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Choosing to keep up with the Joneses

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  • Richard Barnett
  • Joydeep Bhattacharya
  • Helle Bunzel

    ()
    (School of Economics and Management, University of Aarhus, Denmark)

Abstract

Does a rise in income inequality induce people to work harder to stay in the rat race (“keep up with the Joneses”) or to simply drop out? We investigate this issue in a simple new framework in which heterogeneous ability agents get extra utility if their consumption keeps up with the economy’s average. The novelty is that agents are allowed to choose whether they want to stay in or drop out of the rat race. We show that sufficiently high ability agents choose to keep up with the Joneses and they enjoy higher consumption but lower leisure than those who don’t. When income inequality rises in a mean-preserving manner, average leisure in the economy may fall. Our analysis touches on the question, why are Americans working so much compared to the Europeans? We posit that higher income inequality in the US, by inducing more people to join the rat race there, may be partly responsible for the transatlantic leisure divide.

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Bibliographic Info

Paper provided by School of Economics and Management, University of Aarhus in its series Economics Working Papers with number 2008-01.

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Length: 25
Date of creation: 10 Jan 2008
Date of revision:
Handle: RePEc:aah:aarhec:2008-01

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Web page: http://www.econ.au.dk/afn/

Related research

Keywords: keeping up with the Joneses; consumption externalities; leisure;

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References

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  1. Erzo F.P. Luttmer, 2004. "Neighbors as Negatives: Relative Earnings and Well-Being," NBER Working Papers 10667, National Bureau of Economic Research, Inc.
  2. Abel, A.B., 1990. "Asset Prices Under Habit Formation And Catching Up With The Joneses," Weiss Center Working Papers 1-90, Wharton School - Weiss Center for International Financial Research.
  3. Samuel Bowles & Yongjin Park, 2003. "Emulation, Inequality, and Work Hours: Was Thorsten Veblen Right," Department of Economics University of Siena 409, Department of Economics, University of Siena.
  4. Linda A. Bell & Richard B. Freeman, 2000. "The Incentive for Working Hard: Explaining Hours Worked Differences in the U.S. and Germany," NBER Working Papers 8051, National Bureau of Economic Research, Inc.
  5. Gali, J., 1992. "Keeping Up with the Joneses: Consumption Externalities, Portfolio Choice and Asset Prices," Papers 92-22, Columbia - Graduate School of Business.
  6. Edward C. Prescott, 2004. "Why do Americans Work so Much More than Europeans?," NBER Working Papers 10316, National Bureau of Economic Research, Inc.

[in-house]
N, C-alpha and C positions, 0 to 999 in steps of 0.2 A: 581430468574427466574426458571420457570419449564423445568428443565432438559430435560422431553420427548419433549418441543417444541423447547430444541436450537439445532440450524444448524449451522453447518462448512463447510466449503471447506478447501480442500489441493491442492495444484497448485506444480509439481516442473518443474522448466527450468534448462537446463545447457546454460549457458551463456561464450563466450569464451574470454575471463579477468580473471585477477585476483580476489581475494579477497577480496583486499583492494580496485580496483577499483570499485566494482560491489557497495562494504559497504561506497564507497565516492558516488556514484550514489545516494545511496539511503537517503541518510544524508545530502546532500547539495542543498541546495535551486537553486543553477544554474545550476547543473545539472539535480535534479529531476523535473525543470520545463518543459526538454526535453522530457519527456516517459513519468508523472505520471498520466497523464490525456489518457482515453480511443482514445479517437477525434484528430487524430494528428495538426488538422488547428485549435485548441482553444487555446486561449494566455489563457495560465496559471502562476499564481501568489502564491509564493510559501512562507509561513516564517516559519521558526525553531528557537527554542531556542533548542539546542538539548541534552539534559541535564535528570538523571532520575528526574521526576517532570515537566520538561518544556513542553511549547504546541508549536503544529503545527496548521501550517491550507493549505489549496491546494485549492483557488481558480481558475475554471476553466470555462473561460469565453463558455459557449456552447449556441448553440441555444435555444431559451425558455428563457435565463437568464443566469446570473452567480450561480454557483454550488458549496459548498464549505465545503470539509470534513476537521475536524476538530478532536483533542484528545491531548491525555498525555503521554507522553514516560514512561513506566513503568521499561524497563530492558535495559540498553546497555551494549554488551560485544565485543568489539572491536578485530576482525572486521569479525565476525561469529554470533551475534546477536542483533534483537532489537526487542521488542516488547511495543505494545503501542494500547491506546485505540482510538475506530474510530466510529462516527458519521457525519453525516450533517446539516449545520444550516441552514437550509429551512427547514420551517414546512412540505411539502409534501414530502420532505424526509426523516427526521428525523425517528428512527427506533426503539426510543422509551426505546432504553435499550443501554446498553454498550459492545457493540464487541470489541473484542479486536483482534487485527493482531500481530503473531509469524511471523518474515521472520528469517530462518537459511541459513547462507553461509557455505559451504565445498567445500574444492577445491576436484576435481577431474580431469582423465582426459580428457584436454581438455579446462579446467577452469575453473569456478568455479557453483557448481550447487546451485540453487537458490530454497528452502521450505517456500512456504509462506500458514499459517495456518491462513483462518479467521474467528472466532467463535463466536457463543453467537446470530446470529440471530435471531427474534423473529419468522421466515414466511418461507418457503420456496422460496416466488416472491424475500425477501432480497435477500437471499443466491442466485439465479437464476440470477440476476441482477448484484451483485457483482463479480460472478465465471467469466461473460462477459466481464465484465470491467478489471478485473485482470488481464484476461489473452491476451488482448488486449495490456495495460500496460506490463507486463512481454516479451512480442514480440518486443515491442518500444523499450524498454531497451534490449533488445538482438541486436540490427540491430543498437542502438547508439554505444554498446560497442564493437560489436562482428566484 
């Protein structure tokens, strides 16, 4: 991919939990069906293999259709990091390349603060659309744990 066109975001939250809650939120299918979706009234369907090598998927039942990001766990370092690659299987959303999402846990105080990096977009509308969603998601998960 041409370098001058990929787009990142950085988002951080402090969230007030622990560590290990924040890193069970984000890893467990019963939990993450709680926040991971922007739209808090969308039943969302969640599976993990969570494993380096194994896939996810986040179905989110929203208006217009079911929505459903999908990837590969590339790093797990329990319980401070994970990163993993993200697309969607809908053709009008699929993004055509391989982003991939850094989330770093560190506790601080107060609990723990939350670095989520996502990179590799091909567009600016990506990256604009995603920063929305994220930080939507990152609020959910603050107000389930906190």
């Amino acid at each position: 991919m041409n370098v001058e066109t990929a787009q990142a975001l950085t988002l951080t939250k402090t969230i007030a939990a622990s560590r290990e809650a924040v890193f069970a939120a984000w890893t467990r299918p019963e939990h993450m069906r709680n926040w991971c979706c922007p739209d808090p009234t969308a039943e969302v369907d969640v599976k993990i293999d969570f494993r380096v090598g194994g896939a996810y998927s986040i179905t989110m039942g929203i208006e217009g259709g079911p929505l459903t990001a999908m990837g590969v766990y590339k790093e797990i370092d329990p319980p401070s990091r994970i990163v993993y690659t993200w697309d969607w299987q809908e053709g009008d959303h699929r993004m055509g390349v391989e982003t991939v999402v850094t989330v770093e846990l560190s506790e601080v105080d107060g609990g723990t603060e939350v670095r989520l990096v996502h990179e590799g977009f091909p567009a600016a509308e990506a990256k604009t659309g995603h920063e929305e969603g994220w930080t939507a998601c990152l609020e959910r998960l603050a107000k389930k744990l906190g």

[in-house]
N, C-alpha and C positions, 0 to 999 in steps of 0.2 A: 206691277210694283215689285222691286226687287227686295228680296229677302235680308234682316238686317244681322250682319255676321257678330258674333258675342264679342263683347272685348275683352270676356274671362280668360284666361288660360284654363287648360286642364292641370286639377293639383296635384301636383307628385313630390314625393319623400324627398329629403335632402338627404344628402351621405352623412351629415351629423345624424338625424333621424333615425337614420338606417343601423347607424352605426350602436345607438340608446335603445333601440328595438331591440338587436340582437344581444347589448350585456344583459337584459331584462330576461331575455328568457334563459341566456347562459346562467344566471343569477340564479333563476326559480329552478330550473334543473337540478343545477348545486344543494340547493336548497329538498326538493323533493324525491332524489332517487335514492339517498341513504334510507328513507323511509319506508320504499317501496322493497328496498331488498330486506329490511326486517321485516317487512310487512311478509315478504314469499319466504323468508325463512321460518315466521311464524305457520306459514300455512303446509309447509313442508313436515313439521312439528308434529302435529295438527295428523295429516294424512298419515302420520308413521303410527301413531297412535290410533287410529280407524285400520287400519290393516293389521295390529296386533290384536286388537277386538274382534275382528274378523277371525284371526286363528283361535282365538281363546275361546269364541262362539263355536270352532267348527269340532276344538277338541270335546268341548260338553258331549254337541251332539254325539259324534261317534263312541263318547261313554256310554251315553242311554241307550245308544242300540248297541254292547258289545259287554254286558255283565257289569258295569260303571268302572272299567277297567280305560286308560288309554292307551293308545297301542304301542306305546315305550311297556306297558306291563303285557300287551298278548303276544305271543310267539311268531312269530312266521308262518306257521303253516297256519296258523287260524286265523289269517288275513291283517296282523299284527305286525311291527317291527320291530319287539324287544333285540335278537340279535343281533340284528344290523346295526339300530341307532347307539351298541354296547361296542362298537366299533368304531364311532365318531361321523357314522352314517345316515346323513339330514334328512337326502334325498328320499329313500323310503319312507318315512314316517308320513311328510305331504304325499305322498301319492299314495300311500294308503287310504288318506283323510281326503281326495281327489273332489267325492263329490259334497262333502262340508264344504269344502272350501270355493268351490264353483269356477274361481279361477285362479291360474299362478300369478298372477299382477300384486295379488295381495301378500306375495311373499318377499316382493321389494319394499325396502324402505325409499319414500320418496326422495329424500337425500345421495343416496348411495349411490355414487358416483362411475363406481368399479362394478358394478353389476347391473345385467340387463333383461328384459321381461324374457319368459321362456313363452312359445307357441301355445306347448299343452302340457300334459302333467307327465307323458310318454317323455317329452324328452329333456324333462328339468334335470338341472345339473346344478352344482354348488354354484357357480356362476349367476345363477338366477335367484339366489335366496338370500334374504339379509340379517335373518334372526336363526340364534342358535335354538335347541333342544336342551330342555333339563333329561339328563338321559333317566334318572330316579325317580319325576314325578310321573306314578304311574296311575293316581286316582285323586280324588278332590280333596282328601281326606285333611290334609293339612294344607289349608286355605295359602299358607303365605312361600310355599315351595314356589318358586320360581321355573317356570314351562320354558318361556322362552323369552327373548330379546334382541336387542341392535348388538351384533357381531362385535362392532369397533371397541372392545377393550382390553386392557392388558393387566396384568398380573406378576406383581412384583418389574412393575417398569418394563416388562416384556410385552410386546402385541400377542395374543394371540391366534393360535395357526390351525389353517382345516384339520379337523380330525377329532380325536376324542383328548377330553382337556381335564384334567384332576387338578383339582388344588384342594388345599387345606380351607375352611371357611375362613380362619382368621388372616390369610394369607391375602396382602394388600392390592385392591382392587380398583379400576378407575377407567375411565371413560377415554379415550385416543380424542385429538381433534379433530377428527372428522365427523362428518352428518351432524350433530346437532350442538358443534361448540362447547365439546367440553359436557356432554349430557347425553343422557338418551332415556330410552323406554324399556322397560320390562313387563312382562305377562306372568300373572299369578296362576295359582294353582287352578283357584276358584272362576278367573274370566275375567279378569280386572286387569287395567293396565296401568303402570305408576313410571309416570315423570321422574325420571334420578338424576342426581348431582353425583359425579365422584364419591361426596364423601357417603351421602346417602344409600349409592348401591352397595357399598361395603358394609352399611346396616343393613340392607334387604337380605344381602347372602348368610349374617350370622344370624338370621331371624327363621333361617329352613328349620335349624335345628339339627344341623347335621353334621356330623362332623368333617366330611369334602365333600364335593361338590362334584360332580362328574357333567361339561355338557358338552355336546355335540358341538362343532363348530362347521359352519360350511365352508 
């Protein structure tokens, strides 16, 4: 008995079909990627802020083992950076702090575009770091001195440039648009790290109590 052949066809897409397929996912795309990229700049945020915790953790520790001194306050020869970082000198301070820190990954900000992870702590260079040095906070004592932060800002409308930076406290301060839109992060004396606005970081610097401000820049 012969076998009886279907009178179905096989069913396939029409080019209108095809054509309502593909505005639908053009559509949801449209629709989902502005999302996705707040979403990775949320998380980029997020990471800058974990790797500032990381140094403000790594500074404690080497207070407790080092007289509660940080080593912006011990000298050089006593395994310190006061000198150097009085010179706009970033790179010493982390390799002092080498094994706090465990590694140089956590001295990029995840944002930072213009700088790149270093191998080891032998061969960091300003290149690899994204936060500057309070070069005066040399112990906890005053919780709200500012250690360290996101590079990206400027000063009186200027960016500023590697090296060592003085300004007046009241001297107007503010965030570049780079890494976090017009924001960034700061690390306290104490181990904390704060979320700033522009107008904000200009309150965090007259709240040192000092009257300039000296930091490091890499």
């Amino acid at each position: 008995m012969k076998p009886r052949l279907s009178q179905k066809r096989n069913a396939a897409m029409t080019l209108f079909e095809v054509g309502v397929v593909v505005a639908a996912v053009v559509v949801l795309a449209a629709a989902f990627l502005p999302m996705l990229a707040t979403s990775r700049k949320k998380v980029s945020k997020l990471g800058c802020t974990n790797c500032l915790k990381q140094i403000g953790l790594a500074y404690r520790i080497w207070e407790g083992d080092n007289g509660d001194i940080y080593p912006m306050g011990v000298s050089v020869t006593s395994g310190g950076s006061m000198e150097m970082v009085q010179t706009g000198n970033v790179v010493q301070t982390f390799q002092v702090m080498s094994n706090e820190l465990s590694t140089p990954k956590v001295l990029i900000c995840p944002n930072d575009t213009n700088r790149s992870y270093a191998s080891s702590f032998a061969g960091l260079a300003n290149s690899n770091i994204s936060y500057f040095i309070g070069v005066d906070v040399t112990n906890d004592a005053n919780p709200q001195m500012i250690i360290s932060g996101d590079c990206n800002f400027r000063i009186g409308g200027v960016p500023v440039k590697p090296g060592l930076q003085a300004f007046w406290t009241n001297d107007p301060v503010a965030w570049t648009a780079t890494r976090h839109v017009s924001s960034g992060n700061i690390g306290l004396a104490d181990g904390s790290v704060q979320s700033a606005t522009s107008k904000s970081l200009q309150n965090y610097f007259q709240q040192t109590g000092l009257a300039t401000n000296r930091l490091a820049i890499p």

7. Armin Falk & Markus Knell, 2004. "Choosing the Joneses: Endogenous Goals and Reference Standards," Scandinavian Journal of Economics, Wiley Blackwell, vol. 106(3), pages 417-435, October.
  8. Frank, Robert H, 1985. "The Demand for Unobservable and Other Nonpositional Goods," American Economic Review, American Economic Association, vol. 75(1), pages 101-16, March.
  9. E. Glaeser & B. Sacerdote & Jose A. Scheinkman, 2003. "The Social Multiplier," Levine's Working Paper Archive 506439000000000130, David K. Levine.
  10. Harald Uhlig & Lars Ljungqvist, 2000. "Tax Policy and Aggregate Demand Management under Catching Up with the Joneses," American Economic Review, American Economic Association, vol. 90(3), pages 356-366, June.
  11. Bill Dupor & Wen-Fang Liu, 2003. "Jealousy and Equilibrium Overconsumption," American Economic Review, American Economic Association, vol. 93(1), pages 423-428, March.
  12. Jaime Alonso-Carrera & Jordi Caball?Author-Email: jordi.caballe@uab.es & Xavier Raurich, . "Growth, Habit Formation, and Catching-up\ with the Joneses," UFAE and IAE Working Papers 497.01, Unitat de Fonaments de l'Anàlisi Econòmica (UAB) and Institut d'Anàlisi Econòmica (CSIC).
  13. Ed Hopkins & Tatiana Kornienko, 2004. "Running to Keep in the Same Place: Consumer Choice as a Game of Status," ESE Discussion Papers 92, Edinburgh School of Economics, University of Edinburgh.
  14. Landers, Renee M & Rebitzer, James B & Taylor, Lowell J, 1996. "Rat Race Redux: Adverse Selection in the Determination of Work Hours in Law Firms," American Economic Review, American Economic Association, vol. 86(3), pages 329-48, June.
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Cited by:
  1. Yutaro Hatta, 2013. "Wealth Distribution Dynamics with Status Preference: asymmetric motivations for status," Discussion Papers in Economics and Business 13-08, Osaka University, Graduate School of Economics and Osaka School of International Public Policy (OSIPP).

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